Tackle a big, topical, contemporary issue in a film and you’ll find that making a statement can sometimes come at the expense of telling a good story. There should never be a fine line between a movie and public service announcement. They are two distinct forms and we should know which is which. Thankfully Promised Land director Gus Van Sant and stars/co-writers Matt Damon and John Krasinski keep things balanced for the most part.
Based on a story by Dave Eggers, Damon plays Steve Butler, an affable, confident representative of a natural gas company. He arrives in a small Pennsylvania town and, after a stop at the local general store to pick up a regular guy wardrobe, he sets out to dazzle the cash-strapped residents with big money to let his company drill on their land. The problem is that, in case we don’t know by now, we surely learn from this movie that drilling for natural gas involves a controversial processing called hydraulic fracturing, or fracking as it is commonly known. While everyone in town needs the money, there are a significant number of residents, led by a wily high school science teacher played by Hal Holbrook, who are against the prospect of creating a devastating environmental disaster.
Butler is a pro through and through and ready to pull out all the stops. It has been said that politics really just boils down to a couple of people talking in a room and talking to people is what Steve does best. He seems up to any challenge but when Dustin Noble (Krasinski), a scruffy grassroots environmental activist who is twice as charming and affable as Steve arrives in town to organize the fight against the gas company, he finds himself on shaky ground for the first time in his career.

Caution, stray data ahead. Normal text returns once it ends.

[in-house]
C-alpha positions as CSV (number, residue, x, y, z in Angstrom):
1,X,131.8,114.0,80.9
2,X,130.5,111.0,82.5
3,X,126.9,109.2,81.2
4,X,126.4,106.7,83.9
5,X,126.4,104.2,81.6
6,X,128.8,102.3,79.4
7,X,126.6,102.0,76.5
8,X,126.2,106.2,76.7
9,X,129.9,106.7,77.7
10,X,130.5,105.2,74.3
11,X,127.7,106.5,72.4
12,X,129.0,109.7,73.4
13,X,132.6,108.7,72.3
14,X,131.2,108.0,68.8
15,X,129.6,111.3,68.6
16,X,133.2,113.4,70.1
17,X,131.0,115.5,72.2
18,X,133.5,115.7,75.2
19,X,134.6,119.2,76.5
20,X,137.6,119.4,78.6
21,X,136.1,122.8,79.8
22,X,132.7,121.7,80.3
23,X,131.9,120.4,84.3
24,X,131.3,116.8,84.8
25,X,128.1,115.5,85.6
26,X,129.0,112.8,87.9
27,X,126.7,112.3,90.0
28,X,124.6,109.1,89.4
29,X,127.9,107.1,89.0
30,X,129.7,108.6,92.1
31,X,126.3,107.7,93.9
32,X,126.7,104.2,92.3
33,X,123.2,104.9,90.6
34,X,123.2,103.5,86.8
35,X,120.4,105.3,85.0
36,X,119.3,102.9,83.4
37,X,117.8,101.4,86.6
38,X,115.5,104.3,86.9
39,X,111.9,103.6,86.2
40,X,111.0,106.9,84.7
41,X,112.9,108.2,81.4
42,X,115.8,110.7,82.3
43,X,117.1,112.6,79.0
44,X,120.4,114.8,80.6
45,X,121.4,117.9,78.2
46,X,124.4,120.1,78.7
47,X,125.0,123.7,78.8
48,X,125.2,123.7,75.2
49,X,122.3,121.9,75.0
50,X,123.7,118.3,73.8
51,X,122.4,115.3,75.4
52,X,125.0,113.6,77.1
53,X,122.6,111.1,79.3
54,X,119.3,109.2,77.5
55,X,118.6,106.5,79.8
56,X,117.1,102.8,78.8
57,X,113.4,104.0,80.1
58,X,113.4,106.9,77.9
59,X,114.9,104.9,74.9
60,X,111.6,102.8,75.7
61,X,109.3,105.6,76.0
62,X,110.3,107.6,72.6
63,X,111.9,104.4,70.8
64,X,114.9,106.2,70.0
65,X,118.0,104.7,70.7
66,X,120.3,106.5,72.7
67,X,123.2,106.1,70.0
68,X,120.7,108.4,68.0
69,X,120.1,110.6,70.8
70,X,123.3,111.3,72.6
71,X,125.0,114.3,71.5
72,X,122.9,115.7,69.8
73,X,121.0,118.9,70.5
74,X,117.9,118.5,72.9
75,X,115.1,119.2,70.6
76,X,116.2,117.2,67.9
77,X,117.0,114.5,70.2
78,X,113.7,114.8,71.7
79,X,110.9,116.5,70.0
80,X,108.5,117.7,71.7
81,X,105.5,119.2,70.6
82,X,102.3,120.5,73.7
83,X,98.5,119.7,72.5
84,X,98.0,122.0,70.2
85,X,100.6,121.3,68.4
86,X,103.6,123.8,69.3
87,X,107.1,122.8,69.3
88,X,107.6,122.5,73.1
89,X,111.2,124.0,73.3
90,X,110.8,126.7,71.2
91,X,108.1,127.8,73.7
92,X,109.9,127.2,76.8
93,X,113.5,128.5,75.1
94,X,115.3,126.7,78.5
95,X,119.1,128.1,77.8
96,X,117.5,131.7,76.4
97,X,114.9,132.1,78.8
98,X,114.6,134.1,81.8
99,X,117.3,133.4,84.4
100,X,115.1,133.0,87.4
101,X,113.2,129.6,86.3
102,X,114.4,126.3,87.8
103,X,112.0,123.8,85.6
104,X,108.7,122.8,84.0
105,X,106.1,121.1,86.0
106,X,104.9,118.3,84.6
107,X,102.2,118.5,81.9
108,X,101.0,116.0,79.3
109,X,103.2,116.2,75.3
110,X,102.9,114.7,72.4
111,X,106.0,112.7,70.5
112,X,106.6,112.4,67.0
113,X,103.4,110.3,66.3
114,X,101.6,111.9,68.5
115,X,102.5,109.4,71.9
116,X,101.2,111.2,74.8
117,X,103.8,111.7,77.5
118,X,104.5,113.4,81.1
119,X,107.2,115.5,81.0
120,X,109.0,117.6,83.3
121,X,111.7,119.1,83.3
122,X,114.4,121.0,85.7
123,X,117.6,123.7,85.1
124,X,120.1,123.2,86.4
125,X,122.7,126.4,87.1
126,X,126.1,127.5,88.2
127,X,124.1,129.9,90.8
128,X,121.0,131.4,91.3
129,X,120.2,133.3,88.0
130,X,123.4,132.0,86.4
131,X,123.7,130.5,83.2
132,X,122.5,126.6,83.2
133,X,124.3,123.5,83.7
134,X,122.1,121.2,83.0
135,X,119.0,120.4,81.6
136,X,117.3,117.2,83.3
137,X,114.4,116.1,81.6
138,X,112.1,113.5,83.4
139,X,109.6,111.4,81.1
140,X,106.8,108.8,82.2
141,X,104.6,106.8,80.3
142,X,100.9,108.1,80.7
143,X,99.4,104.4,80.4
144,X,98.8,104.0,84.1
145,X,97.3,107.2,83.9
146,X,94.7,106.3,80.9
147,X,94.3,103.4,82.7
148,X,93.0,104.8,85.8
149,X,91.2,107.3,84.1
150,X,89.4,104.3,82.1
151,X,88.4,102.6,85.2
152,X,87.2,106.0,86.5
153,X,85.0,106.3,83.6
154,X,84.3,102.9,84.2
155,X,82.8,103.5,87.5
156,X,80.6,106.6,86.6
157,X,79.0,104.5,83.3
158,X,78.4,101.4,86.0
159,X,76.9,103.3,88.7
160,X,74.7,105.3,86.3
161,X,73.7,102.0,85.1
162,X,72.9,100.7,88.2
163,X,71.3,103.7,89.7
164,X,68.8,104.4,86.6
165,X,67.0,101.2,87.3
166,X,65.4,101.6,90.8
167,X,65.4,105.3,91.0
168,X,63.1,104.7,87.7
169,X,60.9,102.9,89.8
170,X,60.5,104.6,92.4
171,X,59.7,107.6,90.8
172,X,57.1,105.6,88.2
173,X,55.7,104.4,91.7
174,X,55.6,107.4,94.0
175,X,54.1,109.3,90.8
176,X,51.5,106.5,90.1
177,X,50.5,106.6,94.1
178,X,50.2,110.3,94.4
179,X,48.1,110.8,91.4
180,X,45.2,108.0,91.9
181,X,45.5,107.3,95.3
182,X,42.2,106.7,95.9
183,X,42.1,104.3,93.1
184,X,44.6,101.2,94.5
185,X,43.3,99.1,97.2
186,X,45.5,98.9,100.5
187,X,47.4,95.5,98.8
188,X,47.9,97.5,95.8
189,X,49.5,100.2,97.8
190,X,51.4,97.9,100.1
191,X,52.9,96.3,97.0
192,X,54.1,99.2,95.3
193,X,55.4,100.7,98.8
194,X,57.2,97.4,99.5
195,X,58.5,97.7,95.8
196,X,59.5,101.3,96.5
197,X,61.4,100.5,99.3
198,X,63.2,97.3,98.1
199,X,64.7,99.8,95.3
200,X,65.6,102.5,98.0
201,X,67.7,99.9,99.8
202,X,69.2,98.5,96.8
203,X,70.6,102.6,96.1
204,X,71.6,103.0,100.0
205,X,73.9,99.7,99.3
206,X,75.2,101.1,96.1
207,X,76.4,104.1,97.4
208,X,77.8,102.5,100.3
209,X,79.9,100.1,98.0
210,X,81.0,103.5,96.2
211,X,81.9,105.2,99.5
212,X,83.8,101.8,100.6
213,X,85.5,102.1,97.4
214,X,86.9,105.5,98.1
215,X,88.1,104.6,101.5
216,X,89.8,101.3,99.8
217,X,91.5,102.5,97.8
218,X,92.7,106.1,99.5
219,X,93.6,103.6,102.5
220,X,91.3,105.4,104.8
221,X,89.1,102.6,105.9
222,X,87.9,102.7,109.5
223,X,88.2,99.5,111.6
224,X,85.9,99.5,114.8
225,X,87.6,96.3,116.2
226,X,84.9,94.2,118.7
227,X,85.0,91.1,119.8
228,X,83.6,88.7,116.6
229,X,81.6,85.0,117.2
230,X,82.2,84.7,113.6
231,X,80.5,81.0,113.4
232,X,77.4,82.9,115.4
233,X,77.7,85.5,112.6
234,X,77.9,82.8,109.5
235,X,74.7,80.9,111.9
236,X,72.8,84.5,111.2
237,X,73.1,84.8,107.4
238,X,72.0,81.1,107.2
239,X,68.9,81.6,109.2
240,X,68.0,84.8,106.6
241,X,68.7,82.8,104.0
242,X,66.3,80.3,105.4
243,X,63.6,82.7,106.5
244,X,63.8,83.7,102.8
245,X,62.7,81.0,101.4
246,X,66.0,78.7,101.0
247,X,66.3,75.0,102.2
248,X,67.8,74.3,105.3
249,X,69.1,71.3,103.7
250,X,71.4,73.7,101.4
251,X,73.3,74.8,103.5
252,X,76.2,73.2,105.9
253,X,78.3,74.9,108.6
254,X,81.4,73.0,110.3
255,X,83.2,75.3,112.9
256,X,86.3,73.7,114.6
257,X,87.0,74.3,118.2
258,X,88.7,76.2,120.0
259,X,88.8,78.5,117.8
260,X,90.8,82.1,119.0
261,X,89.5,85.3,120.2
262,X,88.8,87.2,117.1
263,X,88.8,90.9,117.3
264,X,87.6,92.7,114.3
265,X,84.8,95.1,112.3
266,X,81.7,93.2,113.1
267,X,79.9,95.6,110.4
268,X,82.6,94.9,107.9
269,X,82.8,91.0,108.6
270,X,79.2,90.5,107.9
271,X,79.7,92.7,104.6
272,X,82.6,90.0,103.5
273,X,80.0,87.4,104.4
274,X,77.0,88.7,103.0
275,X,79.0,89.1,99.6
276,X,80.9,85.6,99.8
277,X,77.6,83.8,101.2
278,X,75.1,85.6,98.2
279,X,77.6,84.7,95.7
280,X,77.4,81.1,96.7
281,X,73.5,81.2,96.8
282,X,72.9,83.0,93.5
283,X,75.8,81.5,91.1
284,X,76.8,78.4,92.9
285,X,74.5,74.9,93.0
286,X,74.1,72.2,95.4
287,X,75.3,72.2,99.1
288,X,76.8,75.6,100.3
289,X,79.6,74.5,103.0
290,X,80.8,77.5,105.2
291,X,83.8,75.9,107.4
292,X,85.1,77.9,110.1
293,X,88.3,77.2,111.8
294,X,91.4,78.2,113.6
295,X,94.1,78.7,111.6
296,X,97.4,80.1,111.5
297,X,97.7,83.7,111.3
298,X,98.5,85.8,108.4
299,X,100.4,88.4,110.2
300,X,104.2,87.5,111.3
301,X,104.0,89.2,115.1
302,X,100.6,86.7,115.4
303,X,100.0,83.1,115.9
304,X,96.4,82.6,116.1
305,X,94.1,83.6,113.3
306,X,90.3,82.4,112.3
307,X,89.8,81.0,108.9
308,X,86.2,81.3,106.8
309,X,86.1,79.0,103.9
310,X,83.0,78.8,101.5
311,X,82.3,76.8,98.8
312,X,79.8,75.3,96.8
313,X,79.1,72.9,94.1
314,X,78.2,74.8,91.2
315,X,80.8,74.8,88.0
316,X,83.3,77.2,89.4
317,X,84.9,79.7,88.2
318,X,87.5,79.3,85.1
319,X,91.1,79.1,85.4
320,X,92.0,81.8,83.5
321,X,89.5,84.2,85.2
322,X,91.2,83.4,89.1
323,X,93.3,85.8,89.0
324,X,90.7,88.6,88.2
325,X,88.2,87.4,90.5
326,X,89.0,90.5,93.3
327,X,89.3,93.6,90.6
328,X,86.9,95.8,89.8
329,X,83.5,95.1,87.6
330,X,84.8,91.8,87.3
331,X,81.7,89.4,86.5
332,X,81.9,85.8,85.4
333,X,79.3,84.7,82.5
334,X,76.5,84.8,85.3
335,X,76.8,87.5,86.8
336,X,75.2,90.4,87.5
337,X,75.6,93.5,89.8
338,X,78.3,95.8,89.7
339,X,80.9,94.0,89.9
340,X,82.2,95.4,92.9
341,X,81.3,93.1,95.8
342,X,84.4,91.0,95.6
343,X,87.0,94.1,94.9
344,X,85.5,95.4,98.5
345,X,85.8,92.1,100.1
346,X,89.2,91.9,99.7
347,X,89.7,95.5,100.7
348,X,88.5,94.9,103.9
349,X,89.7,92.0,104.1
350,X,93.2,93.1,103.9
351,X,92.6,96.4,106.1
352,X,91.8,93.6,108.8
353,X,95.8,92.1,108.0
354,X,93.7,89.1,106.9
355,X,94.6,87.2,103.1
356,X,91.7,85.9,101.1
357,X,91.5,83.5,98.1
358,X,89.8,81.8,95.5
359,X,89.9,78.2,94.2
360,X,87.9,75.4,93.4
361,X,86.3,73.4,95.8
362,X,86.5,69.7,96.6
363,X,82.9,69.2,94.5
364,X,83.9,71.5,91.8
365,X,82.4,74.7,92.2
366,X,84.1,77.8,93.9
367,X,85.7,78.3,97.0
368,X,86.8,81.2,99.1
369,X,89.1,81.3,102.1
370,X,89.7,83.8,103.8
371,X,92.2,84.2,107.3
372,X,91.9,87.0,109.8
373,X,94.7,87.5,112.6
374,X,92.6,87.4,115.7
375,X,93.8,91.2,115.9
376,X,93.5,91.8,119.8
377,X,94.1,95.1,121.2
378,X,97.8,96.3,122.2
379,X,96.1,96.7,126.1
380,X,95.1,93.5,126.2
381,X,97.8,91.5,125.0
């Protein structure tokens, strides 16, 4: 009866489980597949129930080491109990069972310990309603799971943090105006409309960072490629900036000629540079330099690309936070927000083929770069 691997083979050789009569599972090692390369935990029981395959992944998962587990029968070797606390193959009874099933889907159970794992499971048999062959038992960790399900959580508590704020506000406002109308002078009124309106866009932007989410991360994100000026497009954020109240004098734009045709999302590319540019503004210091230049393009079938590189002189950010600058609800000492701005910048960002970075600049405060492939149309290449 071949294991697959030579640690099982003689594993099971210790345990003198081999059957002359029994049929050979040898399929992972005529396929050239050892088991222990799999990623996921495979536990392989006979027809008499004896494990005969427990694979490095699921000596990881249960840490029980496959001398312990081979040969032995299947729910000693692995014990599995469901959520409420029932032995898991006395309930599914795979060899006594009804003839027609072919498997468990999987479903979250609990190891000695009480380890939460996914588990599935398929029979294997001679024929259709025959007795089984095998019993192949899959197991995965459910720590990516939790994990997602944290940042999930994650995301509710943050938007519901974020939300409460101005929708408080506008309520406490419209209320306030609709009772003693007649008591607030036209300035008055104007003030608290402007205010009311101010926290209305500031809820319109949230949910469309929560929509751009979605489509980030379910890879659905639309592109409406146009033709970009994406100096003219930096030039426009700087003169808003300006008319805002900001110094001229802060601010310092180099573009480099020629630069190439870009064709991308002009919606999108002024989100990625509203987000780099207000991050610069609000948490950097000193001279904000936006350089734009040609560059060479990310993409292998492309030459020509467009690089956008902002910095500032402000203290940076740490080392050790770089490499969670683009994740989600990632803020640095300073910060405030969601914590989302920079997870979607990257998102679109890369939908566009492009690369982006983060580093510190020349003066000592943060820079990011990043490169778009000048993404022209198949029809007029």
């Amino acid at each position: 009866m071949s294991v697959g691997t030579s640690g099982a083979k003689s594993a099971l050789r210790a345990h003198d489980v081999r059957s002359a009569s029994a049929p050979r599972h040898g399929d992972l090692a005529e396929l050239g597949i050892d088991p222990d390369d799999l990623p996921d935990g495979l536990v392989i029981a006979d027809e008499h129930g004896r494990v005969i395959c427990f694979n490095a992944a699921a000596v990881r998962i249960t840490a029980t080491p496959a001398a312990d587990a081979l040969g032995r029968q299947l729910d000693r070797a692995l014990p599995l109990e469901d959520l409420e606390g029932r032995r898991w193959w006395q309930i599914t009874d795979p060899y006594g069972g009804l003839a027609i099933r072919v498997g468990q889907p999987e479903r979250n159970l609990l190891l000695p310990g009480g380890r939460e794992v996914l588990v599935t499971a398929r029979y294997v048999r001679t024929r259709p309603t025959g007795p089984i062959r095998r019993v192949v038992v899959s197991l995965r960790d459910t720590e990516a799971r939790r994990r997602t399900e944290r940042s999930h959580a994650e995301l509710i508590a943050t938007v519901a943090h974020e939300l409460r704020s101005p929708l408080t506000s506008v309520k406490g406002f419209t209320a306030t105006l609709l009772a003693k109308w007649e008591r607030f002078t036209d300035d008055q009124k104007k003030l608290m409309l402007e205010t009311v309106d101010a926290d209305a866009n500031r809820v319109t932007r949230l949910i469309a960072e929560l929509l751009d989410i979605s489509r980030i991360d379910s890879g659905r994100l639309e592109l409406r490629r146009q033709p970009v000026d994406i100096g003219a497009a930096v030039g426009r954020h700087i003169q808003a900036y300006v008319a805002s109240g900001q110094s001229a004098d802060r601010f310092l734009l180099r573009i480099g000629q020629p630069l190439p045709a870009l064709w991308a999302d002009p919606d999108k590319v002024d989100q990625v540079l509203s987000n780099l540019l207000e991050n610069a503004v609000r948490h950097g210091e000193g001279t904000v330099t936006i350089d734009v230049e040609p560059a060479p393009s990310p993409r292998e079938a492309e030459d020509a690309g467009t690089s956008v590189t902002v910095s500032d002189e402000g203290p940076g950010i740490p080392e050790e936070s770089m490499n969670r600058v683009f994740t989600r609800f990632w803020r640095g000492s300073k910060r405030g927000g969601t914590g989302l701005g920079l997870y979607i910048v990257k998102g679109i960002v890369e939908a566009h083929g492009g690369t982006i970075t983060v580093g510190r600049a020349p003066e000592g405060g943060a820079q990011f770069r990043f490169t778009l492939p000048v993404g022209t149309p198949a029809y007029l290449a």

Yes, Promised Land threatens to get more than a little preachy now and then. Damon, Krasinski, Holbrook and Frances McDormand as Steve’s colleague Sue all get showy moments and monologues as the film examines the topic. Even though it threatens to go over the top, the film never gets heavy-handed.
One of the big challenges of this film involves asking the audience to get behind and root for the guy we all know is the enemy. It is a little hard to not recall Bill Forsyth’s wonderful, magical Local Hero, which involves a representative of a Texas oil giant trying to buy out the residents of coastal Scottish town and ending up charmed by them. Thanks to a nifty narrative curveball, we wind up seeing Steve Butler in a new light. Overall, Promised Land is a solid, understated film but, for all of its indie credibility and earthy-crunchy politics, the biggest surprise is its unfortunate Hollywood ending.
Promised Land is now playing at the Ritz East.